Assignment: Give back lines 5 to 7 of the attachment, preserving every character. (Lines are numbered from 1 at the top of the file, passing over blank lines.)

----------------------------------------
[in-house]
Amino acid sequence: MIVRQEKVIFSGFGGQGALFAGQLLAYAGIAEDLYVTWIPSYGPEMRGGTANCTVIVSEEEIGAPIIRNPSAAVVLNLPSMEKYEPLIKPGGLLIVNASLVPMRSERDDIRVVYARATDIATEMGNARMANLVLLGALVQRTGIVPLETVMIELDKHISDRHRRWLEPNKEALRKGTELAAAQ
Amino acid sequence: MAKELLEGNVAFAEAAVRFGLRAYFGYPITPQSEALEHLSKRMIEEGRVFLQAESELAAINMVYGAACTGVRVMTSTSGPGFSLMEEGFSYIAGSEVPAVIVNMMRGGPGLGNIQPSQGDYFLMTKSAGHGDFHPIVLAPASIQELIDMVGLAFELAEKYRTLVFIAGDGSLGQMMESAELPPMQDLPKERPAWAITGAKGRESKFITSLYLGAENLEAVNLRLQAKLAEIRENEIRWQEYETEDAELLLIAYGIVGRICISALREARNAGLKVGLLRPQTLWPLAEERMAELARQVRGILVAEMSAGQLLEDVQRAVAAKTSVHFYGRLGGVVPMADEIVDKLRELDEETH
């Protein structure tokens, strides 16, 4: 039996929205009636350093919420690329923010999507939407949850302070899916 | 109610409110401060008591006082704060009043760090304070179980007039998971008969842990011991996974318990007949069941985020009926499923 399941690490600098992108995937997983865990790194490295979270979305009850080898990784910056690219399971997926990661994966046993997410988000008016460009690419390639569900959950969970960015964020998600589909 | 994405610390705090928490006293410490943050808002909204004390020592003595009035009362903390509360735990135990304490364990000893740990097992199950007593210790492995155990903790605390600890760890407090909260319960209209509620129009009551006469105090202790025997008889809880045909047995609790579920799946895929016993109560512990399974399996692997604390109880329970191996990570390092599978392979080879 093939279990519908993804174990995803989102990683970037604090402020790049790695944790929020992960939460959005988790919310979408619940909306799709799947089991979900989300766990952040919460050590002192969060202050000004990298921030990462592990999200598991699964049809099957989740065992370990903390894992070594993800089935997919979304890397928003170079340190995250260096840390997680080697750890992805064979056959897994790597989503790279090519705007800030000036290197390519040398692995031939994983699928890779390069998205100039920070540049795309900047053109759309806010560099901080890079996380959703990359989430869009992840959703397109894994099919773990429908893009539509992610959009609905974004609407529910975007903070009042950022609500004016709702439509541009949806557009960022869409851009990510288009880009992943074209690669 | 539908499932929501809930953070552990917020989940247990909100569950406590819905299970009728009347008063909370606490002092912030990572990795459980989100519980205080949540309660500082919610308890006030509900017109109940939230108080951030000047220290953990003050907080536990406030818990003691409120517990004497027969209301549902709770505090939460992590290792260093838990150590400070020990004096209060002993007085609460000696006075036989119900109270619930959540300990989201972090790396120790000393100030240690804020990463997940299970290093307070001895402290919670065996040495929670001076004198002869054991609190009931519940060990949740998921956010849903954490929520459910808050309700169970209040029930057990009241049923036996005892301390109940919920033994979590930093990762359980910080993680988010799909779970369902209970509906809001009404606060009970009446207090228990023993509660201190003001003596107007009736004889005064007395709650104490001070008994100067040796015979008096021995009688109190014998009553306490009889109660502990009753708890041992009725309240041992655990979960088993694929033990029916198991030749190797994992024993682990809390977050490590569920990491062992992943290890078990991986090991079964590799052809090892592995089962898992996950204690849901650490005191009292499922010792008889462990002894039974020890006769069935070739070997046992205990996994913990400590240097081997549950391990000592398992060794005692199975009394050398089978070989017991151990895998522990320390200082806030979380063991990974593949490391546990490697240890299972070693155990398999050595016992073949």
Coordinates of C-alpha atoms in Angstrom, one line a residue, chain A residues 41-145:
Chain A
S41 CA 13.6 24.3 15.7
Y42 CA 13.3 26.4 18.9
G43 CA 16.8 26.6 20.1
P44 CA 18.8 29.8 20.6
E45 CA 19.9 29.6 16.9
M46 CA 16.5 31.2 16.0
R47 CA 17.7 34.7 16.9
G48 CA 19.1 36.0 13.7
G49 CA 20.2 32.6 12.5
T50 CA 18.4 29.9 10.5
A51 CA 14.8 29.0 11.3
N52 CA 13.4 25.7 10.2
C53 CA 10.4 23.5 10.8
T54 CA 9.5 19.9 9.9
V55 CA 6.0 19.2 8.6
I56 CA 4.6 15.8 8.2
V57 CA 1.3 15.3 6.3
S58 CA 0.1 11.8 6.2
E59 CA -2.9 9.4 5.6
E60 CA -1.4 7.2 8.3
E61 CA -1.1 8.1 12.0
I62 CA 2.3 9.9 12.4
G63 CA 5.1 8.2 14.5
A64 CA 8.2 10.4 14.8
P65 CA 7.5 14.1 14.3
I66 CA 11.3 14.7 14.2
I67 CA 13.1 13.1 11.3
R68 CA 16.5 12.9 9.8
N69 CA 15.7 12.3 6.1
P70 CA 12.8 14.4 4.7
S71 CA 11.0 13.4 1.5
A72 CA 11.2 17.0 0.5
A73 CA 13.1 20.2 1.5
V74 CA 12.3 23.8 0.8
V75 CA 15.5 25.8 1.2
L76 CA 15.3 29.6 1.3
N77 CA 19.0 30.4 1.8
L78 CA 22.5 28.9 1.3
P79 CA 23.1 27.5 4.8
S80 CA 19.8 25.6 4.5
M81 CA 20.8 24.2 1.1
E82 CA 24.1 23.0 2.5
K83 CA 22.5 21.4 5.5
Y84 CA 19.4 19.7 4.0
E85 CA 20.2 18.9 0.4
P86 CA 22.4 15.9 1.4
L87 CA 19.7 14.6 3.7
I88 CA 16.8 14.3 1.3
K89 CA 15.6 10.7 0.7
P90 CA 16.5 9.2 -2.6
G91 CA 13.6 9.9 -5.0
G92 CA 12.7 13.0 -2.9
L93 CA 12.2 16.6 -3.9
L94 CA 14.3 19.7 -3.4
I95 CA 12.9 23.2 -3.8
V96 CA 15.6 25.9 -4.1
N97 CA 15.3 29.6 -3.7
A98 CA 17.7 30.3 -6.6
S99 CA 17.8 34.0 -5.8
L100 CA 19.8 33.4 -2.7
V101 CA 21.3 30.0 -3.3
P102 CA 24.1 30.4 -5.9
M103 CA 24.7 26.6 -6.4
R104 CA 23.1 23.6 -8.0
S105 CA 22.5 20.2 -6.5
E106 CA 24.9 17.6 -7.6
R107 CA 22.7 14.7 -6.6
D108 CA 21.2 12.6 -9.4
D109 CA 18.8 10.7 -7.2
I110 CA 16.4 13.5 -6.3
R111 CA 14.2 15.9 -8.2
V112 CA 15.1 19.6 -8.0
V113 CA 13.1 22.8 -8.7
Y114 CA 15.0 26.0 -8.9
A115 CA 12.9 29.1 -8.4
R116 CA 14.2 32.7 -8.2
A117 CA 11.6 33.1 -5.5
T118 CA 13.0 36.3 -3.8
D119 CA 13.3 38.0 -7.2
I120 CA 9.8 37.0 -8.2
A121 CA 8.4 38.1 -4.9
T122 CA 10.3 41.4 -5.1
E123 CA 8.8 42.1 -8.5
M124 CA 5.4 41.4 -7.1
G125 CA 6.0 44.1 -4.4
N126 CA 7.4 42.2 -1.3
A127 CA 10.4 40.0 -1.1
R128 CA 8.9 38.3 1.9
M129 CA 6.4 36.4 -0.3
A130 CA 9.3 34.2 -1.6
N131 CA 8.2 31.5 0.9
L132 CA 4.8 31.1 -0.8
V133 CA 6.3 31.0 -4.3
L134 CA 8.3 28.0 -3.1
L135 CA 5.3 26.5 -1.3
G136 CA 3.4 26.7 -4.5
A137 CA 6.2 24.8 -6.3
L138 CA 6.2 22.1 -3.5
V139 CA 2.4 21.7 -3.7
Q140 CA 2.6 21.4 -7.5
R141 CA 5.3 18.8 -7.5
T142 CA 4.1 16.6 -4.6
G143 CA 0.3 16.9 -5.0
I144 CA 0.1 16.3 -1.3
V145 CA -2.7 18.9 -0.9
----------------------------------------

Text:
Coordinates of C-alpha atoms in Angstrom, one line a residue, chain A residues 41-145:
Chain A
S41 CA 13.6 24.3 15.7